Peter Schorsch and Jeff Johnston take a deep dive into the streaming sports-related content available now in lieu of actual season game play. They dig into The Last Dance and give their takes on the Michael Jordan vs. LeBron James debate. Peter compares lobbying in Tallahassee to the NBA, with fierce competition to get major lobbying contracts. He and Jeff agree that from the top five and the top 20 firms, there are excellent lobbyists in every one. Johnston talks about the dynamic of his firm and his work with his business partner Amanda Stewart. He says working in Tallahassee is still a bit of a boy’s club and he’s deeply impressed by all of the women he’s surrounded by. Peter talks about the many firsts still ahead for women in the legislature, but looks forward to the day when women like his daughter Ella no longer have to worry about the obstacles in their way. Johnston says coronavirus got real for him because of his family. His father, battling cancer, was highly immunocompromised and therefore susceptible to COVID-19. His daughter is a senior in high school, who had long been planning her senior cruise. Cancelling that cruise was the moment things began to get truly real for the Johnston family. Johnston’s father passed away three weeks ago, something he handles with grace and poise throughout the podcast. He explains that his father lived a good life and went out on his own terms. Finally, Johnston makes excellent book recommendations. He suggests a series by Jack Carr, a pen name for co-writers that include Keith Wood, a government affairs professional in The Process. The first book, The Terminal List, was just picked up for a movie contract, starring Chris Pratt. Special Guest: Jeff Johnston.
50 minutes | May 14, 2020
Peter Schorsch hunkers down with lobbyist Jennifer Green, president and owner of Liberty Partners of Tallahassee. Liberty Partners of Tallahassee represents Expedia Group, which owns Vrbo and Home Away, two major vacation rental companies. Peter and Jennifer discuss Phase One reopening, and why vacation rentals are treated differently than hotels by the state of Florida. Green expresses the frustration of her clients in interpreting the latest reopening orders, why vacation rentals should be opened, particularly in places with few hotels like the Panhandle, and why she believes vacation rentals may actually be more cleanly than hotels. Peter and Jennifer debate whether Floridians on the whole are pushing for the state to reopen faster or not ready to end social distancing. Peter says this is because the louder, more visible voices are those defying reopening orders. They discuss stress of all workers right now, from unemployed service workers, to information workers able to work from home, and essential employees. Peter says information workers like him should tread lightly when speaking with those who are serving them (like bartenders, hair stylists and servers) during reopening. Green shares that coronavirus got real for her when her niece, a NICU nurse in New York, explained that she had just one mask to wear for a week. Peter explains why he and his family will continue to social distance for the upcoming weeks, thanks to "aggressively flippant attitudes" of people who are not willing to follow CDC guidelines for social distancing. Green shares her recommendations for entertainment at home.Special Guest: Jennifer Green.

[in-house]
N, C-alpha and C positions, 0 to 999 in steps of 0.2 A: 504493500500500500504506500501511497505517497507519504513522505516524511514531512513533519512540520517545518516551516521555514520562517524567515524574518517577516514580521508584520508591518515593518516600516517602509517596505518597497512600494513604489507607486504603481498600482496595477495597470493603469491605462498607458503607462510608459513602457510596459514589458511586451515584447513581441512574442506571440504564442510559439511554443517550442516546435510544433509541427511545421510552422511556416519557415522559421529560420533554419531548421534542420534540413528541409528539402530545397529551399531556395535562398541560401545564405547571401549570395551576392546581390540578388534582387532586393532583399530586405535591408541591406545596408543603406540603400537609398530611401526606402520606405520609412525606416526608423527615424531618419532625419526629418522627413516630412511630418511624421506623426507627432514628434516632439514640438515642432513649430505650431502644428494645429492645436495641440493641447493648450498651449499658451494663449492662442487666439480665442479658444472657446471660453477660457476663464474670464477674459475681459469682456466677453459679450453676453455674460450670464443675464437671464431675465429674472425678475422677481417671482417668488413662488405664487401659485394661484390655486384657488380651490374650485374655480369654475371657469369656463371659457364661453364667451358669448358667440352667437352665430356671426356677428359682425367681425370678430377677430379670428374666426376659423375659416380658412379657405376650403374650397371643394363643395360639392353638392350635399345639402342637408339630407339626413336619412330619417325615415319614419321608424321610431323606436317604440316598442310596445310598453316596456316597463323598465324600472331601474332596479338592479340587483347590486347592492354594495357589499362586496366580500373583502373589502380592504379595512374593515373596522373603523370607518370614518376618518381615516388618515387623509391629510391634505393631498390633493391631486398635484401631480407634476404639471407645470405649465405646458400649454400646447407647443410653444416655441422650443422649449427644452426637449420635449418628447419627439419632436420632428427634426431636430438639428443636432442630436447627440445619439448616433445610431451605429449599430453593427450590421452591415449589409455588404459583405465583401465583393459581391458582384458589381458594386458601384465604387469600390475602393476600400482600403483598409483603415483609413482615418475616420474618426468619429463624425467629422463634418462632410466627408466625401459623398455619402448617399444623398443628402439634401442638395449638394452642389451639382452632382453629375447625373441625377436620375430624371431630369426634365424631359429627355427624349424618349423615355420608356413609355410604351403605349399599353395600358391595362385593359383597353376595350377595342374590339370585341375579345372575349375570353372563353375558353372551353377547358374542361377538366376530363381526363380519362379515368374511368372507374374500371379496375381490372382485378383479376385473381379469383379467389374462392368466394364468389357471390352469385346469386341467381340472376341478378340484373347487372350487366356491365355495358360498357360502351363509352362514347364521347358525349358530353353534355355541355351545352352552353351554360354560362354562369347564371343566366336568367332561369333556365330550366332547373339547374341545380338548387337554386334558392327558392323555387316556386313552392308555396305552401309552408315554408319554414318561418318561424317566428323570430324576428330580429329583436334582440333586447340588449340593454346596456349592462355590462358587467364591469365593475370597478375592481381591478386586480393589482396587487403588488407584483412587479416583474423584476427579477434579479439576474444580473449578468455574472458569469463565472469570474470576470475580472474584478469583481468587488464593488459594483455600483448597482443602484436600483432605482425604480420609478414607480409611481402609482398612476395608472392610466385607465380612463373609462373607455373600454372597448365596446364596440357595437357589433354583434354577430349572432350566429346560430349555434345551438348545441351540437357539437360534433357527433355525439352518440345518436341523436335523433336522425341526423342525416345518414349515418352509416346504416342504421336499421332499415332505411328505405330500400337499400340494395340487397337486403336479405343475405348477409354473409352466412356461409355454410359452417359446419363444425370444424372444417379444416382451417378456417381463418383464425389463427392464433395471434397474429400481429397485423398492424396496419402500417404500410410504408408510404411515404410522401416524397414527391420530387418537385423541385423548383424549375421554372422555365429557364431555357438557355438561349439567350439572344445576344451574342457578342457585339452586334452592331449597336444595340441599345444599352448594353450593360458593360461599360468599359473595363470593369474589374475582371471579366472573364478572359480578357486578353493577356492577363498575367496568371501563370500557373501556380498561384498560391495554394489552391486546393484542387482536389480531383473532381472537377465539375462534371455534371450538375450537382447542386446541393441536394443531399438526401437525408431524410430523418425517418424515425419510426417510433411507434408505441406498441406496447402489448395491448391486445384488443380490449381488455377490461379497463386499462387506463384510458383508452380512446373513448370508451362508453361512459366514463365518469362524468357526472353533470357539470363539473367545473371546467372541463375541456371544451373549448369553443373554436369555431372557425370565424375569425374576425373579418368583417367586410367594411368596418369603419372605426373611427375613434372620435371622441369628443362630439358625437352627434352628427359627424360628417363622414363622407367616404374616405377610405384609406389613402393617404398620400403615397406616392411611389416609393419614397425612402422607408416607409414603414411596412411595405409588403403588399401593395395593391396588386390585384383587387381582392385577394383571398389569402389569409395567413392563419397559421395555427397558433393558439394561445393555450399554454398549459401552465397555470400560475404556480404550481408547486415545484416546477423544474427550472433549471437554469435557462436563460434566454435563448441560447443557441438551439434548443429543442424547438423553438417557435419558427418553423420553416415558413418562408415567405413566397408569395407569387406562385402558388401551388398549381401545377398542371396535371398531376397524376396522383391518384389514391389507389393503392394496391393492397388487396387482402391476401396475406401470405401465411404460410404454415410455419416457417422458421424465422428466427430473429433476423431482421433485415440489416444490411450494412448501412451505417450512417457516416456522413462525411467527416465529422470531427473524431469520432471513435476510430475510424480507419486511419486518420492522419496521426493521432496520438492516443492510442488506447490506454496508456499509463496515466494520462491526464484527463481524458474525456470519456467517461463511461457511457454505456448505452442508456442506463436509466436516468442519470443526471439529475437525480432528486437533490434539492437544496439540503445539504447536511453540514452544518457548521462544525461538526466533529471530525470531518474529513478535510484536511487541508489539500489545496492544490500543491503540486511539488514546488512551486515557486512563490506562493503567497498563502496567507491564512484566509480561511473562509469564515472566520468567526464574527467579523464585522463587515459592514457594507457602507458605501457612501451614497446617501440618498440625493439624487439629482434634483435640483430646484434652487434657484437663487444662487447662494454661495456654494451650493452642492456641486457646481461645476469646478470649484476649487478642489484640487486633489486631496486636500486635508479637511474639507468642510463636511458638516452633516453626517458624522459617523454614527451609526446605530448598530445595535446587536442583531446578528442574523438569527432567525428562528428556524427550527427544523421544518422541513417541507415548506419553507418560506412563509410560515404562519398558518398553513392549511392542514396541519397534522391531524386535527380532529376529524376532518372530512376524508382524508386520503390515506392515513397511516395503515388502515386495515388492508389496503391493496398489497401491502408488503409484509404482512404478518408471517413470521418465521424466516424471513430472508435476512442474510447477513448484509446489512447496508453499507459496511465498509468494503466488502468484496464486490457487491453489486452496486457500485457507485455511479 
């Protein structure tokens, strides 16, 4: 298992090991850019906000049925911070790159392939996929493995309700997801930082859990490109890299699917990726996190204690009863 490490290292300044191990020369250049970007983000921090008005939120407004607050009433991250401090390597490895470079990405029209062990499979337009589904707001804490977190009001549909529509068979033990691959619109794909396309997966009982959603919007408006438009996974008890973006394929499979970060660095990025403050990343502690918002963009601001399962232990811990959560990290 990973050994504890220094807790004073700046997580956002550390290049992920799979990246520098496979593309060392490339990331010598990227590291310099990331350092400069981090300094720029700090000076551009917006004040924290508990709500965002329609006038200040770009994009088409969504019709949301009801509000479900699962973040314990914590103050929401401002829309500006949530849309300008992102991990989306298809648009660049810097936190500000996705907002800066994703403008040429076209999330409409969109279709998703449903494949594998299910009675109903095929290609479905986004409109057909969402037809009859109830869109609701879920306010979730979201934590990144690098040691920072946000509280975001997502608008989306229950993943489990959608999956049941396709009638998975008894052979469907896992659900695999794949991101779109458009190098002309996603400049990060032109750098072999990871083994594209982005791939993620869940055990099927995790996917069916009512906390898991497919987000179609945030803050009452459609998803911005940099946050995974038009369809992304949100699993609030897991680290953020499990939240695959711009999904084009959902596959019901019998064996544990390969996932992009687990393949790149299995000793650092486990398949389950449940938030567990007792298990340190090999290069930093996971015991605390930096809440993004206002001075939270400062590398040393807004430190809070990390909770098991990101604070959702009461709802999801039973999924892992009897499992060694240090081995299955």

87 minutes | May 14, 2020
Greater Miami Chamber of Commerce
Peter Schorsch hunkers down with a whole delegation of Miami legislators for a virtual legislative wrap-up hosted by the Greater Miami Chamber of Commerce. He poses questions to a panel of legislators, featuring: Rep. Vance Aloupis (District 115), Rep. Nicholas X. Duran (District 112), Rep. Juan Fernandez-Barquin (District 119) Sen. Anitere Flores (District 39), Rep. Dotie Joseph (District 108), and Sen. Jason W. B. Pizzo (District 38). Peter begins by posing his typical Hunkering Down questions, including: "When did coronavirus get real for you?" and "What was your last normal day like?" He then moves on to policy-focused questions for each of the legislators, on topics like teacher raises; VPK and early learning; the Sadowski Affordable Housing Trust Fund; Fernandez-Barquin's domestic violence bill; Duran's "Keep our graduates working" bill; and an update from Pizzo on the state's struggling unemployment system. Peter then takes audience questions ranging from teacher pay to higher education, reskilling and reemployment. He closes with a lighting round asking each legislator to highlighting member projects that they believe should stay funded within the current budget; give a letter-grade for Gov. Ron DeSantis' response to the COVID-19 pandemic; and will there be a Special Session before July 1?Special Guest: Greater Miami Chamber of Commerce.
27 minutes | May 12, 2020